EAST RUTHERFORD, N.J. - Odell Beckham, Jr. wasn't at the Giants' practices this week, which didn't matter much since he hasn't been cleared to fully practice anyway. But he's getting "pretty close" according to head coach Pat Shurmur.
And that means a showdown between the Giants and Beckham could be getting pretty close too.
It may never happen, of course. It's possible the Giants and Beckham truly have reached a peace, or at least a mutual understanding of where their contract negotiations are heading. But two months ago there was that report that Beckham "will not set foot on a field without a contract extension" -- a report Beckham has yet to publicly dismiss.
Until he does, the possibility can't be ignored because a holdout is the last bit of leverage the star receiver has in his quest for a lucrative, new contract. And while holdouts rarely work in the NFL, Beckham's leverage seems pretty strong.
For the moment, Beckham is still slated to play the 2018 season under the terms of the "fifth-year option" on his rookie contract -- a decent salary of $8.459 million. Beckham, of course, wants to join the ranks of receivers like Tampa Bay's Mike Evans and Cleveland's Jarvis Landry, who signed long-term deals this offseason. And he rightfully wants his to be the largest -- possibly as large as $20 million per year.
The Giants -- after their brief, bizarre, and ill-conceived public flirtation with trading their star receiver in late March -- seem to want the same thing. They just want it done on their own timetable. Their preference, according to a team source, is to first make sure Beckham has fully recovered from the ankle surgery he underwent in October and is still the same explosive player, and to give it a little time to make sure he really is doing his best to remain controversy-free. Then they will be willing to open their vault.
But what if Beckham tries to force their hand by withholding his services? And not at the team's upcoming mandatory minicamp, since a mid-June "holdout" is largely irrelevant. What if he decides to sit through the start of training camp, or the preseason, or even longer than that?
Well, holdouts rarely work in the NFL because teams have too much built-in leverage in contract negotiations. Careers are short, so players often don't want to risk the money they're already making. Plus teams have the ability to fine holdout players $40,000 per day all summer long. And the NFL is really the ultimate team sport, where one missing player is rarely the difference between success and failure. Even a key absence can be overcome.
Beckham, though, could be unique and maybe immune to those factors, especially since there's a strong argument that without him the Giants have little chance to succeed. Yes, they've rebuilt their offensive line, fortified their defense, and added the electric Saquon Barkley. But Beckham remains their most dynamic and explosive player. He has almost literally been their offense over the last few years.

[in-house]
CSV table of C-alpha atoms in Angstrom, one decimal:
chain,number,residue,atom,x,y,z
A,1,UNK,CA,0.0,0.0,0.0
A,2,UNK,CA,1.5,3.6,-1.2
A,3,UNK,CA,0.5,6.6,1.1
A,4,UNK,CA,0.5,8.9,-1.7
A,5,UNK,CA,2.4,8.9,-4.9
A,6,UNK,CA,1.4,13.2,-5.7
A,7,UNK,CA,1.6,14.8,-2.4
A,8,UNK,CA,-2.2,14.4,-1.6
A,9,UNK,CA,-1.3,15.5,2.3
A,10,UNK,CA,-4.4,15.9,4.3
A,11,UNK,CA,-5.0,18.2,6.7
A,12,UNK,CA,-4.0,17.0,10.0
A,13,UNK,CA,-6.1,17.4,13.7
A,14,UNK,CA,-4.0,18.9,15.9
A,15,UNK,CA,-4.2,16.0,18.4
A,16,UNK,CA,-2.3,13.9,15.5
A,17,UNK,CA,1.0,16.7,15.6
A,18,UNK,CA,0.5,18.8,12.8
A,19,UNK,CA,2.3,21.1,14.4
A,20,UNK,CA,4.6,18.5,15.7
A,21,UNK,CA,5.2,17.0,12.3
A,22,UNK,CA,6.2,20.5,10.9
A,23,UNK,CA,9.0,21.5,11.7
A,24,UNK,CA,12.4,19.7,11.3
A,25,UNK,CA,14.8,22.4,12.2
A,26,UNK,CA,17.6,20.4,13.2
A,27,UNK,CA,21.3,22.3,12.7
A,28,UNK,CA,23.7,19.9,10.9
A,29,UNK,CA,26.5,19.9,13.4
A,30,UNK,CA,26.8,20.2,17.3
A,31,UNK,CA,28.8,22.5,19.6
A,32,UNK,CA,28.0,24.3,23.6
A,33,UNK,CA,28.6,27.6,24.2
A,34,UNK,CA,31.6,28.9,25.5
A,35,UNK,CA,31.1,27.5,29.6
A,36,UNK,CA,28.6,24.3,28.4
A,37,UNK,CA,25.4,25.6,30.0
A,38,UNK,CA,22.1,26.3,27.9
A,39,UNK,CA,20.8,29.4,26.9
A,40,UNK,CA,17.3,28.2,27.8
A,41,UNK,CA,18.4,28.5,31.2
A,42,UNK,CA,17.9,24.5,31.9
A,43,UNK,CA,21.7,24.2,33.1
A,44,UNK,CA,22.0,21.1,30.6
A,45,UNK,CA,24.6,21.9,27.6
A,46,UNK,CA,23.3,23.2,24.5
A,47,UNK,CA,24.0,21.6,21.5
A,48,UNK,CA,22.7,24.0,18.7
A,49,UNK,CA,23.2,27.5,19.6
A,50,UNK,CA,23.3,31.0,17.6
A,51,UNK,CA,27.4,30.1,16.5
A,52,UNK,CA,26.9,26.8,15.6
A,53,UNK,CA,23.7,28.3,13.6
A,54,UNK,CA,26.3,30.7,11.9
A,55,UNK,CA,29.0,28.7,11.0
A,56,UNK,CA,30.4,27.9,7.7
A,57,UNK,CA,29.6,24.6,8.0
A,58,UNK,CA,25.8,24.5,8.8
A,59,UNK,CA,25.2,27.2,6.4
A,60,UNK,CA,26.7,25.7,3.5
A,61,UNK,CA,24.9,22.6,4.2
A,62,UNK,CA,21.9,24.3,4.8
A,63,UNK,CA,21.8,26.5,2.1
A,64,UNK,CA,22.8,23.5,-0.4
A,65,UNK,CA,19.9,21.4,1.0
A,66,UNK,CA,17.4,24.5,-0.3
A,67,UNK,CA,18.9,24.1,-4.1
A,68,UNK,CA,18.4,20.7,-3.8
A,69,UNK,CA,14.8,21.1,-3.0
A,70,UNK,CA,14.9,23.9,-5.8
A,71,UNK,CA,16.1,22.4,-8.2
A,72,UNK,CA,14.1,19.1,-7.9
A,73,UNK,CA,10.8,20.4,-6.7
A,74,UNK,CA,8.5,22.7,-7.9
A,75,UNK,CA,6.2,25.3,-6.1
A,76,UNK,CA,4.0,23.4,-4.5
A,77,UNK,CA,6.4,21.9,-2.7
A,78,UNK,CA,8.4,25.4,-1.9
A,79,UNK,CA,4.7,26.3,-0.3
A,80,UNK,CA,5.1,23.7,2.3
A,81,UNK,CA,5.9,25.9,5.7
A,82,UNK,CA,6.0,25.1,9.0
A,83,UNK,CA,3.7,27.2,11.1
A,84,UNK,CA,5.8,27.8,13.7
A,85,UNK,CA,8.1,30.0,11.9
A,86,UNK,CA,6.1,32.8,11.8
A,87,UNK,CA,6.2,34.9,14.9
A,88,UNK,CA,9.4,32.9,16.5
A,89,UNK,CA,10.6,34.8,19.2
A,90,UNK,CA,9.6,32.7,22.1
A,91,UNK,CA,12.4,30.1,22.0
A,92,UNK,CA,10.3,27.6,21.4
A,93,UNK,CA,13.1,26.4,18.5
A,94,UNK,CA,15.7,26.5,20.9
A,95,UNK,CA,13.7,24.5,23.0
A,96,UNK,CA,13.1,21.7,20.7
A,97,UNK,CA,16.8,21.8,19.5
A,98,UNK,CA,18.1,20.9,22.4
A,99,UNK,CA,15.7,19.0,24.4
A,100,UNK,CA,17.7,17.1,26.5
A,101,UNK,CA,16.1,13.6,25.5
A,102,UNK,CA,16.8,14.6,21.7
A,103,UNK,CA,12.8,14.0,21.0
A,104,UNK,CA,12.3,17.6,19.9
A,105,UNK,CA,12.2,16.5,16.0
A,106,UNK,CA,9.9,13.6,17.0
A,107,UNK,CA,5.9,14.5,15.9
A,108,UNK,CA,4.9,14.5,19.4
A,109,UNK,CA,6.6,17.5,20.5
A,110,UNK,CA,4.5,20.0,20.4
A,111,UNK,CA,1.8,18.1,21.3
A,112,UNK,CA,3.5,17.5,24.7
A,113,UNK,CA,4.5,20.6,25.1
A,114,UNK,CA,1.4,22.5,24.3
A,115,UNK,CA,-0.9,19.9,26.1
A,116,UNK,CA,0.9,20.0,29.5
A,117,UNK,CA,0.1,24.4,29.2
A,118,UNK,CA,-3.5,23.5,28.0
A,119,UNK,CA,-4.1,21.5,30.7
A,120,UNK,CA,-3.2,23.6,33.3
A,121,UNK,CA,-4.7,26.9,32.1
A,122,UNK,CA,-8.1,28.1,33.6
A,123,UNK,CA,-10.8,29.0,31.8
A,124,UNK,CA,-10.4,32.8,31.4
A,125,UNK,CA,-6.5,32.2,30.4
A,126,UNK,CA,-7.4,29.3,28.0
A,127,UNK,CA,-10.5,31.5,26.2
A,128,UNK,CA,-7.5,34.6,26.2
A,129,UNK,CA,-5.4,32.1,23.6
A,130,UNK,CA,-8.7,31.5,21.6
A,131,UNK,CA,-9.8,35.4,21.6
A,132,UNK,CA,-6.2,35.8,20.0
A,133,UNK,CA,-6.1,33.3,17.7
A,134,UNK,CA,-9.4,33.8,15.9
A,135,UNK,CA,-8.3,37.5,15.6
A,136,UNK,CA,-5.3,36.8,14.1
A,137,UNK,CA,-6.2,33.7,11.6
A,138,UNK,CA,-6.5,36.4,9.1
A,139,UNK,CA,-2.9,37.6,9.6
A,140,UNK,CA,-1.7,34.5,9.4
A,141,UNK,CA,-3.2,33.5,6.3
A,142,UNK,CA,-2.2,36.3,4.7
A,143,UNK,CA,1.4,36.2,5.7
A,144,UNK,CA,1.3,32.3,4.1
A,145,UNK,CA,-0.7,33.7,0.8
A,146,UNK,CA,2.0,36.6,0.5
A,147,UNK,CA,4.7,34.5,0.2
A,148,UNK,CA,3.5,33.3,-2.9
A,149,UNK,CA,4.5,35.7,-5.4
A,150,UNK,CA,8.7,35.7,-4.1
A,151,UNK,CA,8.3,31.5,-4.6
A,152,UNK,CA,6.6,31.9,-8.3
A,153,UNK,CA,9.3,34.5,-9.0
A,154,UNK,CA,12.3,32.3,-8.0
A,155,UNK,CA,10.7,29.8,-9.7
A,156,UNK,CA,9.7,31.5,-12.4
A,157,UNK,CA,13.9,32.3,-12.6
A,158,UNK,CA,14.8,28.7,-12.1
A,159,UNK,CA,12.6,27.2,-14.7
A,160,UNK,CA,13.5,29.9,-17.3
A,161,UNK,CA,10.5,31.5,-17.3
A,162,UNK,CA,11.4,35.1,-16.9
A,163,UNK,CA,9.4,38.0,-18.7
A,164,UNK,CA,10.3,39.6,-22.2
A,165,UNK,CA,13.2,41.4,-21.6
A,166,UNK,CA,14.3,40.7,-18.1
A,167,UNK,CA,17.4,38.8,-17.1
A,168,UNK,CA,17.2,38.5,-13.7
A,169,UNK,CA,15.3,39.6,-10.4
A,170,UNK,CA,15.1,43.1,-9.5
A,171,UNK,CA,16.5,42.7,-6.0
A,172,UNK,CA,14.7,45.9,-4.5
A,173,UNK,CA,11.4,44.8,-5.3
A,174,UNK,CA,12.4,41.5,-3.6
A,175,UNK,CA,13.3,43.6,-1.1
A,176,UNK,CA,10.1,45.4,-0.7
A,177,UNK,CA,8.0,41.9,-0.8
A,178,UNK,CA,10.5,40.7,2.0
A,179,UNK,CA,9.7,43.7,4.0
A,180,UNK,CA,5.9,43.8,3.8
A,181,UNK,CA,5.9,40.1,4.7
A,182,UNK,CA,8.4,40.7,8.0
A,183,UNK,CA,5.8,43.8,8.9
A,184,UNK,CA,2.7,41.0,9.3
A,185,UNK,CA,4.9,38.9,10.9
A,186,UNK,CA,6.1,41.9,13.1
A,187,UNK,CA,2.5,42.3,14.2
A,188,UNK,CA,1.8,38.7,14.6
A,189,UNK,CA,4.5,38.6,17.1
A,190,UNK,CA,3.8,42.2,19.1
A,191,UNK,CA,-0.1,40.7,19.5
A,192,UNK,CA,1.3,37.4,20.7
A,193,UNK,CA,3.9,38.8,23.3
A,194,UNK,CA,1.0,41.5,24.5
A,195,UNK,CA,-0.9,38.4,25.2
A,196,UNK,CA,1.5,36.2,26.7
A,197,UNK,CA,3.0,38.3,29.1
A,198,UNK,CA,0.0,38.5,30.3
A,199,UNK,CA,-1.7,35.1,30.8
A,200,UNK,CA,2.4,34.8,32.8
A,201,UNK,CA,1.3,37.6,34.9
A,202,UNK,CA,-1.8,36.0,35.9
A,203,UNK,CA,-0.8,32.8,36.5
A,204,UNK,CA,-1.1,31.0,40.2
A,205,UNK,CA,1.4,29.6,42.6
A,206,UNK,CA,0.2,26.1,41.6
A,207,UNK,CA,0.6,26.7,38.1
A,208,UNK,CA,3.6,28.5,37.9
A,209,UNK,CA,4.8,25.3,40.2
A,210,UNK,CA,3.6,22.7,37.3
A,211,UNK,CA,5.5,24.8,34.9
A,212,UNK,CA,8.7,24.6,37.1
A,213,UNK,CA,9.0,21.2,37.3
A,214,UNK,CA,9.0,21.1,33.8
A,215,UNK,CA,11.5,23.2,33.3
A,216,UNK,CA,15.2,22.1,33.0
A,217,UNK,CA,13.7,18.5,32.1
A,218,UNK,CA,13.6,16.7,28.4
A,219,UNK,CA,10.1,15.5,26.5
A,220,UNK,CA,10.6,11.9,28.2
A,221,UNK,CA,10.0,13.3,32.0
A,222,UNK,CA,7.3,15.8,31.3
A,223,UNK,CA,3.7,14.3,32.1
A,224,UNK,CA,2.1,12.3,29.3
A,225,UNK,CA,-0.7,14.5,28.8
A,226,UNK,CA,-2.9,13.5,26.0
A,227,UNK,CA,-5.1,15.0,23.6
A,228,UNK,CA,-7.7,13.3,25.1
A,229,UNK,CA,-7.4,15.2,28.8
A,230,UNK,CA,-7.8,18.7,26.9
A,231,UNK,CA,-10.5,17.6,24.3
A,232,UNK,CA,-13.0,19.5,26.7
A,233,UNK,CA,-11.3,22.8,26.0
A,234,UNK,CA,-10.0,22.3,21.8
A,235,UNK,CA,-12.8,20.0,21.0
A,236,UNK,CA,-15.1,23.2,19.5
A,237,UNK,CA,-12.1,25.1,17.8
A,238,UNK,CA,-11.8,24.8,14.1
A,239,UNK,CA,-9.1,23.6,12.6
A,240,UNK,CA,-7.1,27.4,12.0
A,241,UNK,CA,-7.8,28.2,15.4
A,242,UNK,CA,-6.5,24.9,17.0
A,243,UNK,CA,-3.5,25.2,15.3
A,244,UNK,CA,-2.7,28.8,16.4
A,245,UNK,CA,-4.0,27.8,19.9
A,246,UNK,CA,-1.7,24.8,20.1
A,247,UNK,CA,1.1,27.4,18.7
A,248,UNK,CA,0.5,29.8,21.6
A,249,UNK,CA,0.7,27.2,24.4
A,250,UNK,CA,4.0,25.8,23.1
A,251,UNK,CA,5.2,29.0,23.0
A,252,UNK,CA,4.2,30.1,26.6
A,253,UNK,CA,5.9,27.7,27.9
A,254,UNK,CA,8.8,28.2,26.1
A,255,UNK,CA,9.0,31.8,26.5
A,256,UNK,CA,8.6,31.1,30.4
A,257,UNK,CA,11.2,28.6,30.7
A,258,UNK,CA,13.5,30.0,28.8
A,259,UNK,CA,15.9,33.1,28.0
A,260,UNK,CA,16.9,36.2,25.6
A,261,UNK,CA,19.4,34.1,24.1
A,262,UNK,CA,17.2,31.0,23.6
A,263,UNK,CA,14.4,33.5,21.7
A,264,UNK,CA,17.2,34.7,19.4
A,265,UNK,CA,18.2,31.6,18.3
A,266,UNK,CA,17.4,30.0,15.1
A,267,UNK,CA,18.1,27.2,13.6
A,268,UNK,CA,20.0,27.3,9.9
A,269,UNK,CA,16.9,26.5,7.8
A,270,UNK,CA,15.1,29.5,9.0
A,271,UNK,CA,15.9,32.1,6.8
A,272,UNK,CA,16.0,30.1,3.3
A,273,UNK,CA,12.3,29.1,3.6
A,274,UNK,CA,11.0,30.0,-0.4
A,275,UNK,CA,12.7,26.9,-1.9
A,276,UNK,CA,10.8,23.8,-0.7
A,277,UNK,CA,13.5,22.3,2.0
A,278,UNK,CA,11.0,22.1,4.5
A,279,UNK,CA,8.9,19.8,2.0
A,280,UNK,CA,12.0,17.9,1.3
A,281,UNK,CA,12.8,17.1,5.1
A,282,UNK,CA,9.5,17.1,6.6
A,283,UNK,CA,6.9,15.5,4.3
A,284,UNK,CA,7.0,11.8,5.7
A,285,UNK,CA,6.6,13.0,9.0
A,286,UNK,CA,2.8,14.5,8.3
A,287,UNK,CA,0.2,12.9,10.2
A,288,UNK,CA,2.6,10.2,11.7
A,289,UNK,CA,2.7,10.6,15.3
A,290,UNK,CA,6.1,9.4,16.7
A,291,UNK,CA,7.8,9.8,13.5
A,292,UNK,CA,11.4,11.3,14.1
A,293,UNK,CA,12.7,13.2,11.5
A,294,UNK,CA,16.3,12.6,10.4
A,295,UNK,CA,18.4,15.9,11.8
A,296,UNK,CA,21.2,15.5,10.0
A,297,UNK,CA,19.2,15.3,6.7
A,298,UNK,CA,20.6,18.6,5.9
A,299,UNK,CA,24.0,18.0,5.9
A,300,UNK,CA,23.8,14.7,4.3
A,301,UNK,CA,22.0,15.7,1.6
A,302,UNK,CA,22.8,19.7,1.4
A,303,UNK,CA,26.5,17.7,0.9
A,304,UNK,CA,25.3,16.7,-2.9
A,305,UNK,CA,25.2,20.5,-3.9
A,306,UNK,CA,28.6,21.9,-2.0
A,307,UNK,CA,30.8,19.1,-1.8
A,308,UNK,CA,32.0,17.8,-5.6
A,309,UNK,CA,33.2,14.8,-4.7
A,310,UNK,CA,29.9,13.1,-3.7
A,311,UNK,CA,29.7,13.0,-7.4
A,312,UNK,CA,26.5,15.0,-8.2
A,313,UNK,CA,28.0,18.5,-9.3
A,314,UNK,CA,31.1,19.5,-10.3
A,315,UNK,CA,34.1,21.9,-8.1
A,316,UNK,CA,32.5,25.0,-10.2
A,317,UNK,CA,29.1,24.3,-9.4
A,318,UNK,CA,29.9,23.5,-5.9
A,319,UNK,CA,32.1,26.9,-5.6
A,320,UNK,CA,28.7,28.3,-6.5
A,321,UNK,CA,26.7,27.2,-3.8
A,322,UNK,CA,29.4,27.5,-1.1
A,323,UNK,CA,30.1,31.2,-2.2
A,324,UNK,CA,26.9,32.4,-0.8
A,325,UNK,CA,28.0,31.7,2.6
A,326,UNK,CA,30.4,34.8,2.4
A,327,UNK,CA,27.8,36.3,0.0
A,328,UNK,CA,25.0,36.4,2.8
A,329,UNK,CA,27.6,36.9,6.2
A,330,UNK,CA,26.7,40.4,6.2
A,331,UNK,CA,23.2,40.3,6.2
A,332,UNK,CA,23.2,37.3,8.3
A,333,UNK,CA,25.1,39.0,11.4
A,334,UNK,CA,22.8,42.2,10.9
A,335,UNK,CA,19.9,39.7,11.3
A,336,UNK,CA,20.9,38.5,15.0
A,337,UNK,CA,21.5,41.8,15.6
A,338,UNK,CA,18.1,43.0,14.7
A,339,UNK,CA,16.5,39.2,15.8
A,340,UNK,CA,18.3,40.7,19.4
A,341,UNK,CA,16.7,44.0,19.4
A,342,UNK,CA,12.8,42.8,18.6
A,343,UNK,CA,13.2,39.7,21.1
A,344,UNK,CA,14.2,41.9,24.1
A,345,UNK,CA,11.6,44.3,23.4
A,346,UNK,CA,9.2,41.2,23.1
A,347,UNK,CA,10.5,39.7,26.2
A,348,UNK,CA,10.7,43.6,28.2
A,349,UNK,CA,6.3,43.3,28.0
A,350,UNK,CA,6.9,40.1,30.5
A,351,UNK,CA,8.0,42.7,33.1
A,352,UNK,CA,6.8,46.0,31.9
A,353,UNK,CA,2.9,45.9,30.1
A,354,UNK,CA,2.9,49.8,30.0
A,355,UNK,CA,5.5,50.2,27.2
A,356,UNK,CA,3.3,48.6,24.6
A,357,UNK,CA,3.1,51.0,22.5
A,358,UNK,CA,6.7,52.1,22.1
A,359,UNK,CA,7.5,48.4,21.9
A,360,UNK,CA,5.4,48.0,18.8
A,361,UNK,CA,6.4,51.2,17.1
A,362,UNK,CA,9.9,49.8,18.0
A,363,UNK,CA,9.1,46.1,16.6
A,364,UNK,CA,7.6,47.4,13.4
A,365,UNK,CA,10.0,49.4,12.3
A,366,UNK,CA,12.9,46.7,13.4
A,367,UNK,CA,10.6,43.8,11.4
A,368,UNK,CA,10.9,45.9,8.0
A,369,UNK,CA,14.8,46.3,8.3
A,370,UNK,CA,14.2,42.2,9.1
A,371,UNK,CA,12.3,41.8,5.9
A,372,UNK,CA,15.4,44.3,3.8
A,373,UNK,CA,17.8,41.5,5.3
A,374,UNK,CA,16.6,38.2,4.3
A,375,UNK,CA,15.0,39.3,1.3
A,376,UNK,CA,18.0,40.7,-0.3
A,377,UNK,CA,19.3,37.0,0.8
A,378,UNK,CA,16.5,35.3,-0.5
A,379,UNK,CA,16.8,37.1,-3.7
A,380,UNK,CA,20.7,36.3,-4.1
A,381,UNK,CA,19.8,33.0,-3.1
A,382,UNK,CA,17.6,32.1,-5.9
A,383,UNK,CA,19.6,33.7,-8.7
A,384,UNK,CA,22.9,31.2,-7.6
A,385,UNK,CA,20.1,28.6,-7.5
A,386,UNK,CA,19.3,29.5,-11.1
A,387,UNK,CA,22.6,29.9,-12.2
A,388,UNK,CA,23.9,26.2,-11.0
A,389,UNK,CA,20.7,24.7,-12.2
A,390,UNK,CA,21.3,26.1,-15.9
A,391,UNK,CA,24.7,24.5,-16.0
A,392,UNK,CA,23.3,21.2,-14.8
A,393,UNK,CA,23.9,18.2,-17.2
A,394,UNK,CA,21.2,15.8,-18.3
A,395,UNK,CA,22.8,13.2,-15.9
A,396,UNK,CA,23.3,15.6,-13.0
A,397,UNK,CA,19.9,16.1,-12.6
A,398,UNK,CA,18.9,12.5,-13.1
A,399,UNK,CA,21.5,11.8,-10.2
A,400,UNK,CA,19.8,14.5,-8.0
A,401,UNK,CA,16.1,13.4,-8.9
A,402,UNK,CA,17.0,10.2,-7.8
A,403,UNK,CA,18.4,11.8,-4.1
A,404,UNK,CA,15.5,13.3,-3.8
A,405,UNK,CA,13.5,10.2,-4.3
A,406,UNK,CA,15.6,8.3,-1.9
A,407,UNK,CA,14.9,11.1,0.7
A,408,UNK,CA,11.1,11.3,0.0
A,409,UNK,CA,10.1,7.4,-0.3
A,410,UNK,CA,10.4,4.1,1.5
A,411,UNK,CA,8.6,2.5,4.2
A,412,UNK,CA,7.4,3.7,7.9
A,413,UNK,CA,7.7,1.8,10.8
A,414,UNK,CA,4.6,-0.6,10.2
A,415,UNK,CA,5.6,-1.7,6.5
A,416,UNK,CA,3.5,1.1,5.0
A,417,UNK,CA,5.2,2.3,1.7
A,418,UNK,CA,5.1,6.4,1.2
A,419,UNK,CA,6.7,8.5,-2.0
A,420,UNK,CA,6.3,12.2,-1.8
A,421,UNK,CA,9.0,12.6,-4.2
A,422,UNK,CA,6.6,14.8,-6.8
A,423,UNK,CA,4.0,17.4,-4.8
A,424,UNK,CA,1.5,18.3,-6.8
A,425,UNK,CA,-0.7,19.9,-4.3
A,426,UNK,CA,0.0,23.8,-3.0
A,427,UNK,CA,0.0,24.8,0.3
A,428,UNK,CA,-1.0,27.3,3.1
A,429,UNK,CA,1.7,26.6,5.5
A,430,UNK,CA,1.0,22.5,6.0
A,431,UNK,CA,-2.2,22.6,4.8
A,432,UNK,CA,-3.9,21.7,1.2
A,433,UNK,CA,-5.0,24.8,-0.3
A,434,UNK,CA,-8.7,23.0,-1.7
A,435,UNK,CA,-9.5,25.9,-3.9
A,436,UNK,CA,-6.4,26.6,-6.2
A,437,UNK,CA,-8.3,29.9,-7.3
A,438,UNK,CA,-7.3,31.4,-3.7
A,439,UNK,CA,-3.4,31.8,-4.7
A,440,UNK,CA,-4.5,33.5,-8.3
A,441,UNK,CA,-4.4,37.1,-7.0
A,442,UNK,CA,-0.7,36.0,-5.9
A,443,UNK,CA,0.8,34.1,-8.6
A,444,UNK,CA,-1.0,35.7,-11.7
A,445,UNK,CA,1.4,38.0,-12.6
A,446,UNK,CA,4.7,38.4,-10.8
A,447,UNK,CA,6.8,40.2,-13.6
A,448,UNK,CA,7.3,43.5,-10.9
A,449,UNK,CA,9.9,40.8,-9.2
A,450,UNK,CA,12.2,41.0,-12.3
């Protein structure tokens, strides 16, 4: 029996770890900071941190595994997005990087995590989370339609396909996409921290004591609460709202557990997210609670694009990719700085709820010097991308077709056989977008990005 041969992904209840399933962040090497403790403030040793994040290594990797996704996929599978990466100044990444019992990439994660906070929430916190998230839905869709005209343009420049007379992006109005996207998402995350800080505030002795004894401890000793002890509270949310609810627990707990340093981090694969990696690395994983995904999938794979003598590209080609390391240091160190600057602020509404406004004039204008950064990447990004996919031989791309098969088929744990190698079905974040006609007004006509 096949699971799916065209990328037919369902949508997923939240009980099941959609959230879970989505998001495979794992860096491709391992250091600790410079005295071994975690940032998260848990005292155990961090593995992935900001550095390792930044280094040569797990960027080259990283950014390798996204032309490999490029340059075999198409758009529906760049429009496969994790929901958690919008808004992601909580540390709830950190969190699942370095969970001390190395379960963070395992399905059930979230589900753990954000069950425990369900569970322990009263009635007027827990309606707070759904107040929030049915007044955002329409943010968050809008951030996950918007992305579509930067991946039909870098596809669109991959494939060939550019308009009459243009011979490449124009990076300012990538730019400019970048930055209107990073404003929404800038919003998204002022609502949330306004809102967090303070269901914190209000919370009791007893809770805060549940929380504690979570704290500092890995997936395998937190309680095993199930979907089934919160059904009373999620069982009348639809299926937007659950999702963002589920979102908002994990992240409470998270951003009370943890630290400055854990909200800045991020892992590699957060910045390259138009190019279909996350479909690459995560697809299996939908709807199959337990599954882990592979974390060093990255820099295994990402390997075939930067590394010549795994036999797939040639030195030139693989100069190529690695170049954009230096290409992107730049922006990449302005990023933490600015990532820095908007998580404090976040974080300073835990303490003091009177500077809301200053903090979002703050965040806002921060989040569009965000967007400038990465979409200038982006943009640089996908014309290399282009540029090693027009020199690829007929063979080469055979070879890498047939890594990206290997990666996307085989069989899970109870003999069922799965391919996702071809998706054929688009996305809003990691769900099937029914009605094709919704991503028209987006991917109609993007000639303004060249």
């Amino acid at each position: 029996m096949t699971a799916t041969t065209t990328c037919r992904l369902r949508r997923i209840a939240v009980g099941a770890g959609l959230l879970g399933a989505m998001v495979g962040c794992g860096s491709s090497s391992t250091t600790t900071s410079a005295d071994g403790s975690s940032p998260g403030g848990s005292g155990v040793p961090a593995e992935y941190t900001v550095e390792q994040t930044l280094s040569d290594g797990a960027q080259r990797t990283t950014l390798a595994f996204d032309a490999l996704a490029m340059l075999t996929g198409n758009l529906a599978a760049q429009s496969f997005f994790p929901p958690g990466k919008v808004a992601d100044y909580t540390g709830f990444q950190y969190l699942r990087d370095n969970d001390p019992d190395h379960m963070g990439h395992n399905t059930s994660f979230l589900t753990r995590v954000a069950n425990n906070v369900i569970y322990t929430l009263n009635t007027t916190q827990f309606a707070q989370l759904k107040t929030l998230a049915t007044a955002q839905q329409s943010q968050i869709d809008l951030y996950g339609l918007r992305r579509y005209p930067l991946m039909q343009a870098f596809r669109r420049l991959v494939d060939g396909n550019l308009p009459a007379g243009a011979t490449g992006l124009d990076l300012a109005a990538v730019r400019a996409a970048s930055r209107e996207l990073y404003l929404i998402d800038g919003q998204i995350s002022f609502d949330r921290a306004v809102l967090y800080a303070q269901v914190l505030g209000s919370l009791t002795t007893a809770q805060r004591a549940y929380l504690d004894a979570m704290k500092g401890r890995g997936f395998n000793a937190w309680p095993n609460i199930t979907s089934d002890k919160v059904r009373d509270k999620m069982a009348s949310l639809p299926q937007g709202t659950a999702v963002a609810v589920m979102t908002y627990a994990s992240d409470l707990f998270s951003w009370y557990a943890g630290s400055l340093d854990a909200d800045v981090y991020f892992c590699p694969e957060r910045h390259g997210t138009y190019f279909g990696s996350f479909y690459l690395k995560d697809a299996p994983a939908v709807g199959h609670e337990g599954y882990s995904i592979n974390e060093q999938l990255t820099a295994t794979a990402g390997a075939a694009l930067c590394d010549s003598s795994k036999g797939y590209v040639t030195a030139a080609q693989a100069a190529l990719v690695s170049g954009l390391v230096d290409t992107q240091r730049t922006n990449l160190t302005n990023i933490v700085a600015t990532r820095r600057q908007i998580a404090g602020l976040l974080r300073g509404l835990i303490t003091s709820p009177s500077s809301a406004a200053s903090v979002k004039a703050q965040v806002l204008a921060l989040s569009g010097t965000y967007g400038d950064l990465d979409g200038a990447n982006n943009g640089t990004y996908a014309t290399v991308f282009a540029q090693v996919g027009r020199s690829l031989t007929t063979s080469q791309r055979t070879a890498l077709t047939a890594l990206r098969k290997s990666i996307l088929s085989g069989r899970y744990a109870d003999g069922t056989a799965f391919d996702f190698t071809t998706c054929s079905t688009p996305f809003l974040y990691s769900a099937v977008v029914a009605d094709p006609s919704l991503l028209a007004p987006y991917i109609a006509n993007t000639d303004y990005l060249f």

Just look at last season -- a terrible season that was markedly less terrible before Beckham got hurt. He played in four games last season before he fractured his ankle in Week 5, and he caught 25 passes for 302 yards and three touchdowns, even though the ankle that he initially hurt in the preseason clearly wasn't 100 percent. Yes, the Giants lost all four of those games.
But as miserable a season as 2017 was for Eli Manning, he was actually a good quarterback with Beckham on the field. In four games with Beckham, Manning completed 65.8 percent of his passes (108 of 164) for 1,118 yards, eight touchdowns and only three interceptions -- good for a passer rating of 94.0. In his 11 games without Beckham, Manning was 244 of 407 (59.9 percent) for 2,350 yards, 11 touchdowns and 10 interceptions -- a passer rating of only 74.8.
With a better offensive line and better health for his surrounding cast, maybe Manning wouldn't be that terrible without Beckham again. But the stronger point -- the leverage-related point -- is that with Beckham on the field, how much better will the Giants be?
The answer is: A lot. And if he's fully cleared in the next two months, in time for the start of training camp in late July -- which seems likely -- it's an open question whether that's a leverage play he's willing to wield.
It's certainly risky. Rams defensive tackle Aaron Donald held out last summer while looking for a new deal and returned so late he sat out Week 1. One year later, the Rams are coming off a playoff berth, Donald doesn't have a new contract and is holding out (for now) again. Seattle safety Kam Chancellor missed the first two games of the 2015 season while holding out for a new deal. The Seahawks still went to the playoffs that season and Chancellor's new deal didn't come for two more years.
In general, owners dictate the timelines and terms of contract extensions, and the franchise tag rules give the Giants years of leverage to use over Beckham if they want. Whether Beckham will try to use his own leverage, for better or worse, is still a mystery. But if he really is "pretty close" to being cleared to fully practice, then he's pretty close to having to make that decision. It's almost time for Beckham's next move.